West Virginia University will be represented in Washington this holiday season beginning Tuesday (Nov. 28) with the official lighting of the U.S. Capitol Christmas Tree, an evergreen with many connections to the Mountain State through WVU Extension.
For WVU Extension, the holidays started in the spring.
When it was announced the U.S. Capitol Christmas Tree would hail from the Monongahela
National Forest, the USDA Forest Service reached out to WVU Extension to enlist
the helping hands of
4-H members and other Extension volunteers. The tree, along with more than
65 companion trees, would need ornaments — approximately 14,000 of them. WVU
Extension, with offices in all 55 counties, had the people and expertise to
help with this effort.
Working with the Forest Service, WVU Extension 4-H created a service project which
would be carried out at state and county camps, giving young people and volunteers
opportunities to use their creativity and love of the state for display in Washington
on the West Lawn and at Capitol buildings.
“This service project was a once-in-a-lifetime opportunity for our youth to be part of something really special. To see them drawing their favorite West Virginia scenes, showcasing their 4-H pride and creating beautiful artwork that will be on display for hundreds of thousands of visitors was so inspiring,” Luci Mosesso, WVU 4-H Extension agent in Pocahontas County, said.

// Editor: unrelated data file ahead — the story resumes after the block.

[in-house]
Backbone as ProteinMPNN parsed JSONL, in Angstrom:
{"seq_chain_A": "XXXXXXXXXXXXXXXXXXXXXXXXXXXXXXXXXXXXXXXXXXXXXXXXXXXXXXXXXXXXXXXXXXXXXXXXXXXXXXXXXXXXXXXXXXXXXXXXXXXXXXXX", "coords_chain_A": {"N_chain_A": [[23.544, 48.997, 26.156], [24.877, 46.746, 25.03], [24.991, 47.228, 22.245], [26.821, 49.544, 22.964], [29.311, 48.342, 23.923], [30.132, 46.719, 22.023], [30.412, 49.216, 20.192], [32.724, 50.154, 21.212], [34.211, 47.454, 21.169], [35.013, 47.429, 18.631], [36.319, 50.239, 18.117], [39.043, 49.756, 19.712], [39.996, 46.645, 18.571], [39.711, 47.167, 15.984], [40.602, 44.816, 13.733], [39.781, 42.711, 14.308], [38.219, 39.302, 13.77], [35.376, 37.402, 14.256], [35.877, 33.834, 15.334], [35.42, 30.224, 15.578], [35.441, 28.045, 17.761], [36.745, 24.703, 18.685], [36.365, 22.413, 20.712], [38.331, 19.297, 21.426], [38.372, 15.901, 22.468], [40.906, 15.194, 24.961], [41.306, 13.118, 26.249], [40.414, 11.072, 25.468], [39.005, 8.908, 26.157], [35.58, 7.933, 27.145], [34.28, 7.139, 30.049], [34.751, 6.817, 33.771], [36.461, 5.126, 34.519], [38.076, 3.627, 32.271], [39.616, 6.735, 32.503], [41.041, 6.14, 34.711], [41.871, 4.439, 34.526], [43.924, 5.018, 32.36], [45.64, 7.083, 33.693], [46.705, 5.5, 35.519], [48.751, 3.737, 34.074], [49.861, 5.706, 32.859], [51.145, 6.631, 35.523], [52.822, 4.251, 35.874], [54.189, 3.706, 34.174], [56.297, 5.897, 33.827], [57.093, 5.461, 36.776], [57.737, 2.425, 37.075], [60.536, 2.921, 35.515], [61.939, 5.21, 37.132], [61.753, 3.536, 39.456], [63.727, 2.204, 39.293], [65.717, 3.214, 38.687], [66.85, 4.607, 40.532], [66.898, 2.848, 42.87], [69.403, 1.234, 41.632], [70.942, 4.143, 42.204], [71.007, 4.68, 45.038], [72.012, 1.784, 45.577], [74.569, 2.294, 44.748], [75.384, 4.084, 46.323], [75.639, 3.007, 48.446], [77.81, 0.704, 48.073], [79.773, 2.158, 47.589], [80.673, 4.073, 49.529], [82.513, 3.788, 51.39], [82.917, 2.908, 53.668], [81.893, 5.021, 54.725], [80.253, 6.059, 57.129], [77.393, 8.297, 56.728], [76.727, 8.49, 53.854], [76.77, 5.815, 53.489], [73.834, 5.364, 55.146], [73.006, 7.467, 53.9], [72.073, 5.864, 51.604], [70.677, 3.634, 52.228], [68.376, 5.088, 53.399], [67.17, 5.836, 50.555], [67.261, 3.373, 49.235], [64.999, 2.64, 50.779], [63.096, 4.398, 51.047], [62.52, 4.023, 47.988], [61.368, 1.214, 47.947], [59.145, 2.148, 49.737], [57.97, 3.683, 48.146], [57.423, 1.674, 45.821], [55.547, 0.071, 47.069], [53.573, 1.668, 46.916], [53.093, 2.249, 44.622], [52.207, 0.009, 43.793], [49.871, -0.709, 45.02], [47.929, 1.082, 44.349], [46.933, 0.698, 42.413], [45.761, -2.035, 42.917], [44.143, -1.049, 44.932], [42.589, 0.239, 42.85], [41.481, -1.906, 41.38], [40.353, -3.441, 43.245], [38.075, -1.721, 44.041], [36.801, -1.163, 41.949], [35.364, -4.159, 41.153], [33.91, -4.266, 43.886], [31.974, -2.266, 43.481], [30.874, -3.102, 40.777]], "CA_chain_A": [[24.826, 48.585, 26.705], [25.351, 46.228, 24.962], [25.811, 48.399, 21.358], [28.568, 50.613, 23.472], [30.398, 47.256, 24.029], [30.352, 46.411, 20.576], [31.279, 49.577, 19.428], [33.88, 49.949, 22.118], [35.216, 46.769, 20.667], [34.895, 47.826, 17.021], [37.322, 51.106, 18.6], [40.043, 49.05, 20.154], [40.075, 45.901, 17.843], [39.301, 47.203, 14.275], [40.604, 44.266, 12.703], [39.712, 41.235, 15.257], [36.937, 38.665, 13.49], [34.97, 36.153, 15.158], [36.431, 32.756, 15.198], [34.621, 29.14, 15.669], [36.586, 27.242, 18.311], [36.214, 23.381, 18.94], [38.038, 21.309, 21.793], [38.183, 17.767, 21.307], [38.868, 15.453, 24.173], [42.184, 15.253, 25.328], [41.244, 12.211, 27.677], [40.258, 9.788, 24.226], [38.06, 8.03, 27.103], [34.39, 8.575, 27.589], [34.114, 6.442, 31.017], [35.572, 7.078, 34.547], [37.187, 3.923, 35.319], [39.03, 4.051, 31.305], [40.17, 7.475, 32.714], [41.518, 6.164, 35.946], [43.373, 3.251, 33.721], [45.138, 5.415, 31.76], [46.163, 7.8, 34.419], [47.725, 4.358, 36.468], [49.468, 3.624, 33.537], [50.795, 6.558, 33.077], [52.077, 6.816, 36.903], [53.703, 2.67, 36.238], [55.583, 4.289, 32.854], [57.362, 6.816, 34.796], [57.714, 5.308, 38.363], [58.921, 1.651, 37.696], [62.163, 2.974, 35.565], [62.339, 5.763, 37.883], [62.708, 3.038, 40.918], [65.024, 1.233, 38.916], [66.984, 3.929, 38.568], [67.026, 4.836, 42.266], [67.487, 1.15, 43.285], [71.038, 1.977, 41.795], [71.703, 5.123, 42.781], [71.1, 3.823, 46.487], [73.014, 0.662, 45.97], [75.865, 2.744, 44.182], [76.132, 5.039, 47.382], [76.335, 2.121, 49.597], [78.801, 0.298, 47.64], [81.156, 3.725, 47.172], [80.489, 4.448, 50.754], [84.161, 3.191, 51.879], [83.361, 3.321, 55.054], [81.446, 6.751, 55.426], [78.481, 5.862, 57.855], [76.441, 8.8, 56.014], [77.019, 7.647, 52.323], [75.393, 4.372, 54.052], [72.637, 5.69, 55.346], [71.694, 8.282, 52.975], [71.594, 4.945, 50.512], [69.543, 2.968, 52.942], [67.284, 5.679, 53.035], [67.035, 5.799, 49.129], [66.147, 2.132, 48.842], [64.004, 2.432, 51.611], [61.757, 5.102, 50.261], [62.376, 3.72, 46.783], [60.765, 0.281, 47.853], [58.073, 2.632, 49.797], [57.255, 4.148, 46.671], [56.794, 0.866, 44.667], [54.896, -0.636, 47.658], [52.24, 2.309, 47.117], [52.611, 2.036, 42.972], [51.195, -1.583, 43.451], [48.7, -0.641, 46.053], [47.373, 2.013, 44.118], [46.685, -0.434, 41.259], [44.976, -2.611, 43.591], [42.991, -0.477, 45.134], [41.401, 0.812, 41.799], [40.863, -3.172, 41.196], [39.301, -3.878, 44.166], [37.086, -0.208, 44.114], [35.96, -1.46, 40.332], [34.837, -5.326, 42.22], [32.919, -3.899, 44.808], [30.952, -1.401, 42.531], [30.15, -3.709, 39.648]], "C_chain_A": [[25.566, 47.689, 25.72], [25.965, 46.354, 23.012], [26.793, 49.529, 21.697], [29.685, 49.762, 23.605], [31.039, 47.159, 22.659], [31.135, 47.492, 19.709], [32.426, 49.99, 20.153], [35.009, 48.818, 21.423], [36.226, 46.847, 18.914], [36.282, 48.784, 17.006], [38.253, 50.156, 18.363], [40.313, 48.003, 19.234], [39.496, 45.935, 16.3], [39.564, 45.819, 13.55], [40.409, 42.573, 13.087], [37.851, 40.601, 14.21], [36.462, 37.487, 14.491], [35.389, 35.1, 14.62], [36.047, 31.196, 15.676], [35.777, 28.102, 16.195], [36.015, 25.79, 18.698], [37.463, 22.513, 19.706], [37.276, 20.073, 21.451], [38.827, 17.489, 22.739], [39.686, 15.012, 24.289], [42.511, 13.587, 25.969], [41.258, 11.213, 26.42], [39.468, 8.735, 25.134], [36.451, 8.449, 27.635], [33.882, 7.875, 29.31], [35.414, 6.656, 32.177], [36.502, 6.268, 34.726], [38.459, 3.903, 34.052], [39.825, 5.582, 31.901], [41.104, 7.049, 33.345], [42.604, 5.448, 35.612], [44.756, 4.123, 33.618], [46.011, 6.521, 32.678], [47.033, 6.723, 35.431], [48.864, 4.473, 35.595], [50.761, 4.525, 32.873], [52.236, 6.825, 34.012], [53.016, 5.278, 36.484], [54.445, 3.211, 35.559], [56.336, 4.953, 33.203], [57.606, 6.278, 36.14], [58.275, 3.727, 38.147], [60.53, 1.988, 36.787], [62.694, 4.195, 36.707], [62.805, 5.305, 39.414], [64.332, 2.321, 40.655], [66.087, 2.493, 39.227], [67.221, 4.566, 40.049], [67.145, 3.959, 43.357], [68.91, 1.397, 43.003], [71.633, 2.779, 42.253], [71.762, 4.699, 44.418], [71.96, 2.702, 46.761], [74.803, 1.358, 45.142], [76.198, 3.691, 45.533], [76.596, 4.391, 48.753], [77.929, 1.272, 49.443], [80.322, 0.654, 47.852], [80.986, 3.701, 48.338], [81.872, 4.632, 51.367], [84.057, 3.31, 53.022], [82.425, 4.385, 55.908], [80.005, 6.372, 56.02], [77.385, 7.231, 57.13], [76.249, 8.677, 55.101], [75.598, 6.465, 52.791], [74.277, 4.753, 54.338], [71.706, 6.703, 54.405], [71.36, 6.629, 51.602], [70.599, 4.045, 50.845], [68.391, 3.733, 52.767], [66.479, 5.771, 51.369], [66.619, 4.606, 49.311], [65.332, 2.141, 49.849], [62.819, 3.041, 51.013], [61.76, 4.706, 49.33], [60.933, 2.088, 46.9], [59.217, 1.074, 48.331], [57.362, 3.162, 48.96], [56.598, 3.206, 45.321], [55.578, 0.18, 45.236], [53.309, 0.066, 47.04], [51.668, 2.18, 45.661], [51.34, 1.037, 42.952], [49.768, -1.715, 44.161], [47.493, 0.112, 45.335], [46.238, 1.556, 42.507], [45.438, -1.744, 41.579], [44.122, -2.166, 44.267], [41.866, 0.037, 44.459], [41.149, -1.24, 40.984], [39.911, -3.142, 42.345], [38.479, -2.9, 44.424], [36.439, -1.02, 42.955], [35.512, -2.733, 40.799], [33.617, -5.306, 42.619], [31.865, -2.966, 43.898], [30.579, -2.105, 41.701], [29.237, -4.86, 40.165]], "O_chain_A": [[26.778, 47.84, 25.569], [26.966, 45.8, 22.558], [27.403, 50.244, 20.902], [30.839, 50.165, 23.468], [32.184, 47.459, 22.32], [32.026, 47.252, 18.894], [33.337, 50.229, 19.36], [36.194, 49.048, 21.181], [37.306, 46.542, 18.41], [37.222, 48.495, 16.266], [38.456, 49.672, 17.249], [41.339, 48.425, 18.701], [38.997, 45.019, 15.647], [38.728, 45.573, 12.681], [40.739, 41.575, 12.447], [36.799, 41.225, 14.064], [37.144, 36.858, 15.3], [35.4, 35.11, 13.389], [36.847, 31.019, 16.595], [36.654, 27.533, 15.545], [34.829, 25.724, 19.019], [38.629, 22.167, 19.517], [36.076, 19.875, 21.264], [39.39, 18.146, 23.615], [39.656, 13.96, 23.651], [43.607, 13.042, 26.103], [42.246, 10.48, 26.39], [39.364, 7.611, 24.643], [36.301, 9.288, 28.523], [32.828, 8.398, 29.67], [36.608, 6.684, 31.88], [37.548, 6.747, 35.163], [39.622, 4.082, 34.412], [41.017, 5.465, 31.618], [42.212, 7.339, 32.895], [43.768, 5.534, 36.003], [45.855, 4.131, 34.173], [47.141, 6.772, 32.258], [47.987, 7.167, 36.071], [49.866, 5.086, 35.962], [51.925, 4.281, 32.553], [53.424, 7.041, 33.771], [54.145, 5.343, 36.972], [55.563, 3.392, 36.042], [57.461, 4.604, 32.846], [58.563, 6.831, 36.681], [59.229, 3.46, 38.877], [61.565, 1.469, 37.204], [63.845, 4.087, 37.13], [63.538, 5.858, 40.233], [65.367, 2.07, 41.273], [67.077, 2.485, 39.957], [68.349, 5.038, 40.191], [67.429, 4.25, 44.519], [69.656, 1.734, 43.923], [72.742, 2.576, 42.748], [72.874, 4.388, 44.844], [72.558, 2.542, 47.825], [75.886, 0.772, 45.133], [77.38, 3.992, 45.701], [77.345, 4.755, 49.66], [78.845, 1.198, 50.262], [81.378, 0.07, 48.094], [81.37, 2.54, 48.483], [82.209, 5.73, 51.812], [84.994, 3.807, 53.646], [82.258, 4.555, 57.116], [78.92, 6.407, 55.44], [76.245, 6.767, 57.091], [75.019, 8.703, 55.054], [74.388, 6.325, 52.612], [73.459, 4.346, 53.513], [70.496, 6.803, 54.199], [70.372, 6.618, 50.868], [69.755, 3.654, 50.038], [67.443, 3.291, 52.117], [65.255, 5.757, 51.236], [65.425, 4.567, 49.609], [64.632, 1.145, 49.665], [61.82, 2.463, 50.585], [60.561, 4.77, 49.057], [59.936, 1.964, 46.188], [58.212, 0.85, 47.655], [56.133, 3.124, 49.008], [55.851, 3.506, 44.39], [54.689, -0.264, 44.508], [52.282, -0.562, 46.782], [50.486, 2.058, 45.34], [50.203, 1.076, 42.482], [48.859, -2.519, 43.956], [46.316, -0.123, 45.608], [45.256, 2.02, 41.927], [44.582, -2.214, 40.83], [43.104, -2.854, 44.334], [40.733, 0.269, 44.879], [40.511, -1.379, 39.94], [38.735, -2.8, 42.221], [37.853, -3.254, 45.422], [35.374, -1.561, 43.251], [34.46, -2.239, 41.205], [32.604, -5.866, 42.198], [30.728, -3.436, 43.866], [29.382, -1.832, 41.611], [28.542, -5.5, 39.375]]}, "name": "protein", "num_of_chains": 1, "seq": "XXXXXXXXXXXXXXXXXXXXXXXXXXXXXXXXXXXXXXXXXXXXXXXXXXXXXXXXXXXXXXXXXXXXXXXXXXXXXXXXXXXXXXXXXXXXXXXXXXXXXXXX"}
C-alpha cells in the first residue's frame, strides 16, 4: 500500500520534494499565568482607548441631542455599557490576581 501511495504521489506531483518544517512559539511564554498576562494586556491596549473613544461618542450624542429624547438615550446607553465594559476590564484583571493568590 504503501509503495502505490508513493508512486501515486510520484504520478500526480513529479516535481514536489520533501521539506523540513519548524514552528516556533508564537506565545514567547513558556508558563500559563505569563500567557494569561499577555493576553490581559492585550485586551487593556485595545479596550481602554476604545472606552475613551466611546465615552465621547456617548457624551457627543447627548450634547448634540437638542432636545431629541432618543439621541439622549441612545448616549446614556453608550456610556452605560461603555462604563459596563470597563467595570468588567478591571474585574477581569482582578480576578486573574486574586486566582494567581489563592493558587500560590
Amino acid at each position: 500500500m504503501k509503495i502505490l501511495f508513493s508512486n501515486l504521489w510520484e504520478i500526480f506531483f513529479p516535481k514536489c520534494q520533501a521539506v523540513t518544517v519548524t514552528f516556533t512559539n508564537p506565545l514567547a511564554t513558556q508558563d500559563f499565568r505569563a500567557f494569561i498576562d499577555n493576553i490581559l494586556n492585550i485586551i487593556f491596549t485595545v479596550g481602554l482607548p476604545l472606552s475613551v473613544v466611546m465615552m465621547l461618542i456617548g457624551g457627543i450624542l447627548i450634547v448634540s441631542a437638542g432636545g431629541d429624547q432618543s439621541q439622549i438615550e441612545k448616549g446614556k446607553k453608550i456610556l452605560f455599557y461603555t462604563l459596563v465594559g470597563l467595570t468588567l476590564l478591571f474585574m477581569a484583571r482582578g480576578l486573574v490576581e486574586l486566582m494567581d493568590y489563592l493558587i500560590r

In all, 4-H members made nearly 5,400 ornaments at camps and other events, contributing 2,500 service hours to the project.
"We also had members of our Community Educational Outreach Service clubs around the state and other volunteers who contributed beautiful ornaments. We were able to send nearly 6,000 ornaments to the Capitol and represent the state of West Virginia. We are so proud to have been a part of this project.”
In late October, West Virginia’s 4-H program got another surprise. Ethan Reese, a 4-H’er from Randolph County, was chosen as the 2023 U.S. Capitol Christmas Tree essay contest winner. Reese’s essay was selected from more than 400 submissions.
In his essay, Reese wrote “I spend a lot of time there [Monongahela National Forest] with my family, and I am the great-great grandson of one of the very first superintendents of the Monongahela National Forest. The biggest reason I love West Virginia forests and public lands is because they allow me to spend time with my family. I take photographs with my dad, hike with my mom, fish with my grandpa, identify wildflowers with my grandparents, travel and explore with my parents, and camp with all of my family.”
The Beverly Elementary fourth grader will take part in the official tree-lighting ceremony alongside members of the U.S. House of Representatives, the U.S. Senate and the public on Nov. 28 at 5 p.m. on the West Lawn. Joining him will be nearly 200 West Virginia 4-H’ers from Pocahontas and Randolph counties, as well as other parts of the state.
Many WVU Extension 4-H groups, faculty, staff and other volunteers provided support for special events around the state, including educational activities and exhibits, as the tree made its way to Washington.
For more information about WVU Extension, visit extension.wvu.edu.
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